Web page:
Hopefully he puts it together at crunch time.

Maize and Blue in OH

September 12th, 2017 at 8:08 AM ^

Speight is frustrating, but not a bad QB. I believe B+ QB is his ceiling, not where he currently is. He has command of the game and can be really sharp at times. Unfortunately, he can get off kilter and go through prolonged poor stretches. He is by far our best option. Remember when Hoke replaced Gardner with Morris? How'd that turn out?

Plenty of teams have ridden an elite D and a serviceable QB to titles.

bronxblue

September 12th, 2017 at 9:50 PM ^

Those numbers are based on a 2-game sample.  Last year Speight finished at 139.76, which was the same as Hurts and above Barrett, Seifo Luifau, Calyton Thorson, C.J. Beathard (3rd round NFL), and just a little behind Deshone Kizer (1st rounder), Deandre Francois, Josh Allen, and even Lamar Jackson.  

He's not an elite QB, but I am so tired of people saying "when he plays badly, he's bad" as if that's some amazing insight.  Lamar Jackson won the Heisman last year and lost 5 fumbles, including a couple in bad losses to UK and LSU.  Trace McSorley looked like garbage against Michigan, OSU, and threw a bunch of picks against USC.  Deandre Francois had basically two good passes in the bowl game, one a wheel route that Cook did most of the work with, while also throwing a pick-six.  Players can have bad parts of a game and still be really good.

Speight was the only part of the offense that worked against FSU and, to a lesser extent, OSU. He struggled somewhat against Florida, then was perfectly fine against Cincy.  To me, the weak link on this team remains the offensive line and any offensive playmakers other than Perry and Isaac.  Speight has to play better and I think he will, but this offense as a whole has issues that they have to work through, and I am tired of everyone just assuming that buck begins and ends with the guy behind the center.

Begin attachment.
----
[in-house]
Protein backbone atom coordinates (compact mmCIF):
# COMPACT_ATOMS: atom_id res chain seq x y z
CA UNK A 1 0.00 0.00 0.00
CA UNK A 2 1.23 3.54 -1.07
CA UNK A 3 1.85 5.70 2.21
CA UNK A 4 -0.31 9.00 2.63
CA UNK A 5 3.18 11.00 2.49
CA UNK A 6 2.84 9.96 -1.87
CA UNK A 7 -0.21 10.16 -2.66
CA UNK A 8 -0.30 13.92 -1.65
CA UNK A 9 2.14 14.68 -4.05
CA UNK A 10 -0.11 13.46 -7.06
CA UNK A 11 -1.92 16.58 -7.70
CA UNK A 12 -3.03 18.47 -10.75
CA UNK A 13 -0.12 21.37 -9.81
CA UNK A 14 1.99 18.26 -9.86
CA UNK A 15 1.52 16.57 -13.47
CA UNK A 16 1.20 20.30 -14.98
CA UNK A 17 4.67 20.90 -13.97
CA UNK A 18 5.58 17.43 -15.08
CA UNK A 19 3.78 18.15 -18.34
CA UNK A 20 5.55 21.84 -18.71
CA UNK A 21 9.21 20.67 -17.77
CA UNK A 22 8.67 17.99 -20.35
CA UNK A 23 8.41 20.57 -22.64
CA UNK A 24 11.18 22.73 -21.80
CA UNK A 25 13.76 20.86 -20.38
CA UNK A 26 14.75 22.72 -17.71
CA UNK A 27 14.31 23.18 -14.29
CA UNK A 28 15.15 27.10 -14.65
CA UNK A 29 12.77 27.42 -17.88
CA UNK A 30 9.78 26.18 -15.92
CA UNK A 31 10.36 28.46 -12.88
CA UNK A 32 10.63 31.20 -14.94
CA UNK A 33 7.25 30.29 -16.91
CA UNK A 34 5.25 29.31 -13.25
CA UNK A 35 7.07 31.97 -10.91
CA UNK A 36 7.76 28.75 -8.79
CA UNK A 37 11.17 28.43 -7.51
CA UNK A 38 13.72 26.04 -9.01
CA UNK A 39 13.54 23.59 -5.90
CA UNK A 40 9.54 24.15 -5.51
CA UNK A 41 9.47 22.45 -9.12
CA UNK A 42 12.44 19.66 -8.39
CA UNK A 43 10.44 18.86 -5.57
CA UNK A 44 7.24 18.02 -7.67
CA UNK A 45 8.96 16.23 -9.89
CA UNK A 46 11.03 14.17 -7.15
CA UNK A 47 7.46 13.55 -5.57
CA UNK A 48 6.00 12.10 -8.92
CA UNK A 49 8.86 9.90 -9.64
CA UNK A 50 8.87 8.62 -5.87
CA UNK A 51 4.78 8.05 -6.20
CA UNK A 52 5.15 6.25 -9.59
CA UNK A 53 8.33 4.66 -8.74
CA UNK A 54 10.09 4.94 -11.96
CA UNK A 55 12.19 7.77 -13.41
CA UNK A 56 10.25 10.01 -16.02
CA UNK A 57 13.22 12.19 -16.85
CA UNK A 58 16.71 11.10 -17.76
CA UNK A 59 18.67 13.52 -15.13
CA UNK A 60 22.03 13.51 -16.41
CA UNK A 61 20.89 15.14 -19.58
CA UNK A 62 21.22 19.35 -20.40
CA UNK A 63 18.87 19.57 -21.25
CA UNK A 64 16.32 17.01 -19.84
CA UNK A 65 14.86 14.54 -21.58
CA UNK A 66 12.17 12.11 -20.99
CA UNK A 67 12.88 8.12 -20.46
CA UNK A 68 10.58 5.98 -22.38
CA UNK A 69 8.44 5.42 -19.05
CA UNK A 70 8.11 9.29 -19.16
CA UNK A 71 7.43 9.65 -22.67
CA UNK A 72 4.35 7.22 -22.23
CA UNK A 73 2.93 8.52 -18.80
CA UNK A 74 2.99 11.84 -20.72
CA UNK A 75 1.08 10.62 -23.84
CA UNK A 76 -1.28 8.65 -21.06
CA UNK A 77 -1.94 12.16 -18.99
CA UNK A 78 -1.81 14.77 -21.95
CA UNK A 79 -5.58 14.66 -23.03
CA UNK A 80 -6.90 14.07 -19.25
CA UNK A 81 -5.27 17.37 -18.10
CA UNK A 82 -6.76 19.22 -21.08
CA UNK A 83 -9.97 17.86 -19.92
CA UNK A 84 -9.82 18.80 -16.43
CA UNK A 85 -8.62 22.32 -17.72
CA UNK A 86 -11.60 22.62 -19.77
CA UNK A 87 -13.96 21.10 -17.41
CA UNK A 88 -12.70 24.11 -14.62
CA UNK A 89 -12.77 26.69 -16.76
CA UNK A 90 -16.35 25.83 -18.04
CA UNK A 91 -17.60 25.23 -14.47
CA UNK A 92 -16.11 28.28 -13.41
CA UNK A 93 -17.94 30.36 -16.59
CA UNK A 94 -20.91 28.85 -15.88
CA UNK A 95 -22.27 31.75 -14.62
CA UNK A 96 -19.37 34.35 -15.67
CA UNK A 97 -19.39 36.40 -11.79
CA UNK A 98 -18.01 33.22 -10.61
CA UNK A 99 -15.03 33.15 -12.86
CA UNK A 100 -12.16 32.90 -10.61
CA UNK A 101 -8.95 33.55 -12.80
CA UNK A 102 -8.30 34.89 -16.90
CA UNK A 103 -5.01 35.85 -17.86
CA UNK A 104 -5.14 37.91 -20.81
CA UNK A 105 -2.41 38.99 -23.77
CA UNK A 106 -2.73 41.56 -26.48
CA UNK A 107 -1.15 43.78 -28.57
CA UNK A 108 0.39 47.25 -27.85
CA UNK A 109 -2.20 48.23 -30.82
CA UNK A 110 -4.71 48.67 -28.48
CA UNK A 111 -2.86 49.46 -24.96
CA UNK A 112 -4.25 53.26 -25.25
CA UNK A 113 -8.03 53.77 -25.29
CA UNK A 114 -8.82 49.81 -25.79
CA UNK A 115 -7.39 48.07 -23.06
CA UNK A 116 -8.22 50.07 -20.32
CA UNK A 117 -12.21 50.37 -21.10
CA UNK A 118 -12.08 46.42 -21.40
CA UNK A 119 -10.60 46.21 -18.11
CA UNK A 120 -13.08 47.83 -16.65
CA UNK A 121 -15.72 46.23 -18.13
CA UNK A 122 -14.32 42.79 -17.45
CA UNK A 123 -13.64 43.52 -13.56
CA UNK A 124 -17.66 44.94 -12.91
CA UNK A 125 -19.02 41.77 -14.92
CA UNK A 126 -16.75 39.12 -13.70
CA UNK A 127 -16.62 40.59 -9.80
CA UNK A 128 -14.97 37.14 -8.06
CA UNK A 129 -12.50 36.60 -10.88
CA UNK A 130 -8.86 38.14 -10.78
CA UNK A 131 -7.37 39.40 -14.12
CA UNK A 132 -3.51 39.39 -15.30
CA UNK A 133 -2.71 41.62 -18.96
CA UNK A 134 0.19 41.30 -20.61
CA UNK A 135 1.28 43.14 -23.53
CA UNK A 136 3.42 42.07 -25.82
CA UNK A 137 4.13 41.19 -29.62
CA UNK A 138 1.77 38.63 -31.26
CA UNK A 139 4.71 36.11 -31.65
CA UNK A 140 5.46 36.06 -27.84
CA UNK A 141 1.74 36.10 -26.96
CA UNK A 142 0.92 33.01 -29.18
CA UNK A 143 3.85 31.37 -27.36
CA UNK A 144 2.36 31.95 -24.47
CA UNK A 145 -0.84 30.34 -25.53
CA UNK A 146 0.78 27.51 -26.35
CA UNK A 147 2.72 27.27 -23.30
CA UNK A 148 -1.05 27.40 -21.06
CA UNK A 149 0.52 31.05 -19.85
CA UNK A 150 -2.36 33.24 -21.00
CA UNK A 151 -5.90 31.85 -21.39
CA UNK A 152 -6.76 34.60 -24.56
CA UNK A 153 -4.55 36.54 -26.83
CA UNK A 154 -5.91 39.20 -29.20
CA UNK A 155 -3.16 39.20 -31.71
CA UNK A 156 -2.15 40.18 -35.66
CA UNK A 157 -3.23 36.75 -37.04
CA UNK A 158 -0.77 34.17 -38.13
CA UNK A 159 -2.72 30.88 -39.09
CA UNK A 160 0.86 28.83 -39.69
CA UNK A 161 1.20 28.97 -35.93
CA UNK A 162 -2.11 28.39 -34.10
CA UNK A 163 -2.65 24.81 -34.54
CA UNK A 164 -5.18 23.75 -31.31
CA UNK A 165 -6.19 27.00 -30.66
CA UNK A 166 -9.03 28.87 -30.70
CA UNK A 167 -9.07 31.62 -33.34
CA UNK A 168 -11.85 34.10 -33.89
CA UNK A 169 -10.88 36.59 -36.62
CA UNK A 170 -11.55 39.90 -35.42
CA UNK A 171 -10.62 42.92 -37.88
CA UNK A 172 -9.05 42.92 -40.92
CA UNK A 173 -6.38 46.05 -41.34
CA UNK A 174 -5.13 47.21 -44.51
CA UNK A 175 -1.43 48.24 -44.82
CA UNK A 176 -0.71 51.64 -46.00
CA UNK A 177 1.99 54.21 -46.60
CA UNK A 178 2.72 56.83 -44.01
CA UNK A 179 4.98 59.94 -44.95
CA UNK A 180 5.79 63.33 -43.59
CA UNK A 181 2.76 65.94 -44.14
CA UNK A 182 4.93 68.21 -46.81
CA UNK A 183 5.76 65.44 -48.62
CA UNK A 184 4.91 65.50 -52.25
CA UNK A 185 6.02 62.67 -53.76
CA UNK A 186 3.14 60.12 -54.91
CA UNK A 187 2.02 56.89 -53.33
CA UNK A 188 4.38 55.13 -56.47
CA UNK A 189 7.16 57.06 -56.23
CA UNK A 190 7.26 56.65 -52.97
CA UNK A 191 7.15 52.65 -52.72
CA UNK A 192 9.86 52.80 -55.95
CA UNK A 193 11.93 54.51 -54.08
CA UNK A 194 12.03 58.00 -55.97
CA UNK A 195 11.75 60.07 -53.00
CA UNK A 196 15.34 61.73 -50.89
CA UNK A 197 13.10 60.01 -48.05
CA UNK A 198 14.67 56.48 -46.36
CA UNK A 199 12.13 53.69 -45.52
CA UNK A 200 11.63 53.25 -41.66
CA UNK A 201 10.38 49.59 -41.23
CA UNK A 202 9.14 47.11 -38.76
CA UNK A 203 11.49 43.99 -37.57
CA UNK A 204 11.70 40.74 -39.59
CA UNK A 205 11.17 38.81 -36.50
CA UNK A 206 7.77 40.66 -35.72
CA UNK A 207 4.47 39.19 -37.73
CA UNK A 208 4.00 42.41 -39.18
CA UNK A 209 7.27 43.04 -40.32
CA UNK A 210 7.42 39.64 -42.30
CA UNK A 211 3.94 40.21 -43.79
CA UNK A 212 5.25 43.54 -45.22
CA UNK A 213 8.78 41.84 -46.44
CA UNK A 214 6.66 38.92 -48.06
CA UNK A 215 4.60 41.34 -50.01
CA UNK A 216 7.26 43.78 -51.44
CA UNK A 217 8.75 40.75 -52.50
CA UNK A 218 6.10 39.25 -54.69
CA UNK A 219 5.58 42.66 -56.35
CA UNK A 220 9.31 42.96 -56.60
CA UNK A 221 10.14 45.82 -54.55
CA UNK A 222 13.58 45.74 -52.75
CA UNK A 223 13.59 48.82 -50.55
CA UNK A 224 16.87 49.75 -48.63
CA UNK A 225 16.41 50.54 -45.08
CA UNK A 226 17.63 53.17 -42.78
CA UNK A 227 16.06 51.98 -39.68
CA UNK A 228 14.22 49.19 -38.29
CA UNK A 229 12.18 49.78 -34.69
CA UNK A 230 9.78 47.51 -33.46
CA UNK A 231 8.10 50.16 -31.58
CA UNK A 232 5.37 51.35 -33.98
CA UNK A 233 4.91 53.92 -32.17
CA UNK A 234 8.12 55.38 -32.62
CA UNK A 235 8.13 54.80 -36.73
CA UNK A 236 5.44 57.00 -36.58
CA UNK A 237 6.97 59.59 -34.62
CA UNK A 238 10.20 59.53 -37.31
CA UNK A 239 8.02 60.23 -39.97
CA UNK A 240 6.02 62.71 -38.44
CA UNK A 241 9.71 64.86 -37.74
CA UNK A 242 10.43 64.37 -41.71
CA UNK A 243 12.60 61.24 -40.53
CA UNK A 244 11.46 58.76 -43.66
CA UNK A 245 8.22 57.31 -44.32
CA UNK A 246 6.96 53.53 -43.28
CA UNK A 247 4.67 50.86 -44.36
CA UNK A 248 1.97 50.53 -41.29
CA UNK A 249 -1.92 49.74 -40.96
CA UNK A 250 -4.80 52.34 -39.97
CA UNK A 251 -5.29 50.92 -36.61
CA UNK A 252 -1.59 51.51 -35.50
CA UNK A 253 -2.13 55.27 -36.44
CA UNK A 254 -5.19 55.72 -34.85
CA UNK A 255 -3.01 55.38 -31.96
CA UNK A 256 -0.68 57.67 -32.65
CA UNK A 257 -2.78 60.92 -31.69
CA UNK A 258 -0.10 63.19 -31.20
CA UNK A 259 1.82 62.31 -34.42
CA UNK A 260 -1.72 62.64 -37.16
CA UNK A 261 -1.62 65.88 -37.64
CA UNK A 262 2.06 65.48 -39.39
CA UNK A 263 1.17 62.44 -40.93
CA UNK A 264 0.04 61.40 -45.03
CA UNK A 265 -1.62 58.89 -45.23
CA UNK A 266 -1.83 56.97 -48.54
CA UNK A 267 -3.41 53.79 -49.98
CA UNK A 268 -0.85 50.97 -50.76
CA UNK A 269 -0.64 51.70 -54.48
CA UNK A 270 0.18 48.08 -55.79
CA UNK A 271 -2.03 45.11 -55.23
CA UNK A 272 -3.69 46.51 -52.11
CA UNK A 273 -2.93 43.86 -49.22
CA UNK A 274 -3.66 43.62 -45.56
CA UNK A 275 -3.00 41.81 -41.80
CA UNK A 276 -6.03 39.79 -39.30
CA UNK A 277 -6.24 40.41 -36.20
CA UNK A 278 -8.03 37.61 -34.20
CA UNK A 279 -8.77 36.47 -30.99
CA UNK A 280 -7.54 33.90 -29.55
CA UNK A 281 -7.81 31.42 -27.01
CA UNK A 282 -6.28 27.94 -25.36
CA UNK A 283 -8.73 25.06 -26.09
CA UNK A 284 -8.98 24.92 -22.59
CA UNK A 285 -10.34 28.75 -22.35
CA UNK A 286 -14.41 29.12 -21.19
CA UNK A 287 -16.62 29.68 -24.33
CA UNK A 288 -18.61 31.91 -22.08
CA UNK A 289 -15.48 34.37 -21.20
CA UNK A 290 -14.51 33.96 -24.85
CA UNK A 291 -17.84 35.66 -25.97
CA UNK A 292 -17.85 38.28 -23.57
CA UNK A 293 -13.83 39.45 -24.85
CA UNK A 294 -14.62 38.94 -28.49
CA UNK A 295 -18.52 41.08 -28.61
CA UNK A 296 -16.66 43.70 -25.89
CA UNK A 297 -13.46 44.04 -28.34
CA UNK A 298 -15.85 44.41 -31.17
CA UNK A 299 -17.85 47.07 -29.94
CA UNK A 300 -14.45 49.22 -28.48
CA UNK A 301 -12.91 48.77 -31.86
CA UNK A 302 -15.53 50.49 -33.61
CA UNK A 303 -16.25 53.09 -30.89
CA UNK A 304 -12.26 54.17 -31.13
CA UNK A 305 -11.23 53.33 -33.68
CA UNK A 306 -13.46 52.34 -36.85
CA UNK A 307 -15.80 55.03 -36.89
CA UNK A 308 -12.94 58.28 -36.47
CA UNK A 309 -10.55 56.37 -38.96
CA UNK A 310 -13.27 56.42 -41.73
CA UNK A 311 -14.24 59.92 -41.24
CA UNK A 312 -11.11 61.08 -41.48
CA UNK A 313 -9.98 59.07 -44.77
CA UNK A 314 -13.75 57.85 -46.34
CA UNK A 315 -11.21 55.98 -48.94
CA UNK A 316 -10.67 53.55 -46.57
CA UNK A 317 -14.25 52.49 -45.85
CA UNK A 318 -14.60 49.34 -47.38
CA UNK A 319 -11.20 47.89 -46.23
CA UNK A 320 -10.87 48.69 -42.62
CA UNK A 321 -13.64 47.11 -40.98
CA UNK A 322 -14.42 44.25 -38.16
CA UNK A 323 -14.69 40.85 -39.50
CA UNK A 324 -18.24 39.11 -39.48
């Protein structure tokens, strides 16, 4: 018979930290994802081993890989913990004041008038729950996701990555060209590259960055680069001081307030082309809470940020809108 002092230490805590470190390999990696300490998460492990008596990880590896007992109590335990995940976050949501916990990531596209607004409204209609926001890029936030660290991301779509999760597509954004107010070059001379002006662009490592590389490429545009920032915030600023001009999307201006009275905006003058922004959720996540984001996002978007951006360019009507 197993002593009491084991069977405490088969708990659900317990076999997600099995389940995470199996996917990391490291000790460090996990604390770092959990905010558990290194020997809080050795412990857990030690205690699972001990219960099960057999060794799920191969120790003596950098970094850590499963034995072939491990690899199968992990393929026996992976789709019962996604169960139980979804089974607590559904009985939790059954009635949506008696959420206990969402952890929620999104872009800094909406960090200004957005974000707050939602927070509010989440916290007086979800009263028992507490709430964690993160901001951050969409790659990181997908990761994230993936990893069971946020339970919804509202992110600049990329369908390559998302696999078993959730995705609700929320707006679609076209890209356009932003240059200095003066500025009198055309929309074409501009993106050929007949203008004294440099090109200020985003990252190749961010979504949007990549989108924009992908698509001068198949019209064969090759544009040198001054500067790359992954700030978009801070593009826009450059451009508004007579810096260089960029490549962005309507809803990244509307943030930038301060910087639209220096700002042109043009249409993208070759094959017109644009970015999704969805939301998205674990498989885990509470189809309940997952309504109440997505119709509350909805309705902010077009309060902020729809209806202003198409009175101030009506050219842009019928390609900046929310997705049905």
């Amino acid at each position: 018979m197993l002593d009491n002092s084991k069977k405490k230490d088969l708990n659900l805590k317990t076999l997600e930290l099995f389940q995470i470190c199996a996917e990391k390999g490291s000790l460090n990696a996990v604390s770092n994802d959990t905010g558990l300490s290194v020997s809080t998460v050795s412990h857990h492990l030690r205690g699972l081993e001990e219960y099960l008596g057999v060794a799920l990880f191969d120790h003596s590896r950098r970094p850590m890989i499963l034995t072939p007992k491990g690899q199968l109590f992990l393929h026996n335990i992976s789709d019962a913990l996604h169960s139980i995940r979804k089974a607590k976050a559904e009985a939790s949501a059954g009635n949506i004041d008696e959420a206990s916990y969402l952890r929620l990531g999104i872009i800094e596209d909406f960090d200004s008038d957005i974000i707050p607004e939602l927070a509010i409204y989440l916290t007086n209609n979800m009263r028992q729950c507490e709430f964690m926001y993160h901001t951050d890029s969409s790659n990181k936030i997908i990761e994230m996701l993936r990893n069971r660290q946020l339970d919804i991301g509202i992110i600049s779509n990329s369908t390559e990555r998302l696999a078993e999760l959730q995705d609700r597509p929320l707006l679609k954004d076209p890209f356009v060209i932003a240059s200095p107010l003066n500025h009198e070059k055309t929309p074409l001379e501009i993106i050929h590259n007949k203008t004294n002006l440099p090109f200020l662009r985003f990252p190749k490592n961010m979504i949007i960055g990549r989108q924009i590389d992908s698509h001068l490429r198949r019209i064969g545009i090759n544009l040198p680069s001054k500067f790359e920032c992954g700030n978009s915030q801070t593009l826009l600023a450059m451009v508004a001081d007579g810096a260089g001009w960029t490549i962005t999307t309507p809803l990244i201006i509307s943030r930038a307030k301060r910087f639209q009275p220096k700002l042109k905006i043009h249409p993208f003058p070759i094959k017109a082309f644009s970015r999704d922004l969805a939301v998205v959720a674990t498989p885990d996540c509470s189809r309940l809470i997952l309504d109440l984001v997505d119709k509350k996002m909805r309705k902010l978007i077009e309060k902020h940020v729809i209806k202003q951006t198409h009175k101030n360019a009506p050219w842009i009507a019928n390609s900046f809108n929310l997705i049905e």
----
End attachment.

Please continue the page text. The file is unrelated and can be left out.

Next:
bcnihao

September 11th, 2017 at 9:22 PM ^

Completely agree with your distillation when you said, "We have two data points thus far in this young season, and they point to an immature offense and a dominant and aggressive defense. You hope and expect the prior to improve and the latter to refine."

skwogler

September 12th, 2017 at 1:10 AM ^

This Engineer downunder appreciates your sharp analysis.

I find myself agreeing with darn near everything you write.

Speight performing at his best is enough to win a title so long as we have a stellar D.

Coach Harbaugh values QB play as much as any coach and has said the following:  You can win it all with a good QB and a Great D or you can win it all with a GReat QB and a good D.  I'll take a good Wilton Speight coupled with a great Don Brown D and day of the week and twice on Saturday.

G'day, God Bless and Go Blue!

pescadero

September 12th, 2017 at 3:31 PM ^

ARTICLE 15. Horse Collar Tackle

 

All players are prohibited from grabbing the inside back collar of the shoulder pads or jersey, or the inside collar of the side of the shoulder pads or jersey, and immediately pulling the ball carrier down. This does not apply to a ball carrier, including a potential forward passer, who is inside the tackle box (Rule 2-34). Note that the tackle box disintegrates when the ball leaves it.

 

If you hang on a while, then pull the guy down - it isn't a horse collar.

If you grab on, but don't actually pull the guy down - it isn't a horse collar.

 

 

ABOUBENADHEM

September 13th, 2017 at 6:16 AM ^

I pretty much agree with your take on Speight and I'm glad to see your support for him coming from true facts. I think he gets too little credit for his good plays. As just one example, his QB scramble early in the game for a first down. The OL is clearly a WIP. It's a bit ridiculous to expect that our OL's inconsistency in pocket protection would not make any QB a bit skiddish. My take is that Speight is often throwing the ball a beat or two before or after he should. He hasn't quite figured that part out yet, and the OL issues don't make that any easier. Brady's key strength IMO is his pocket presence - and Speight has shown flashes of that. In big games though, he too often drifts into, "Don't throw a pick" mode, which is Speight trying to honor Harbaugh's key expectation for QBs. He also seems to me to often "aim" his throws vs. letting it go. Overall, most of these negatives get fixed only with more confidence and more experience IMO - which is why I think Harbaugh continues to support him. And, count me among the "no booing" side. These are college kids, not pro athletes.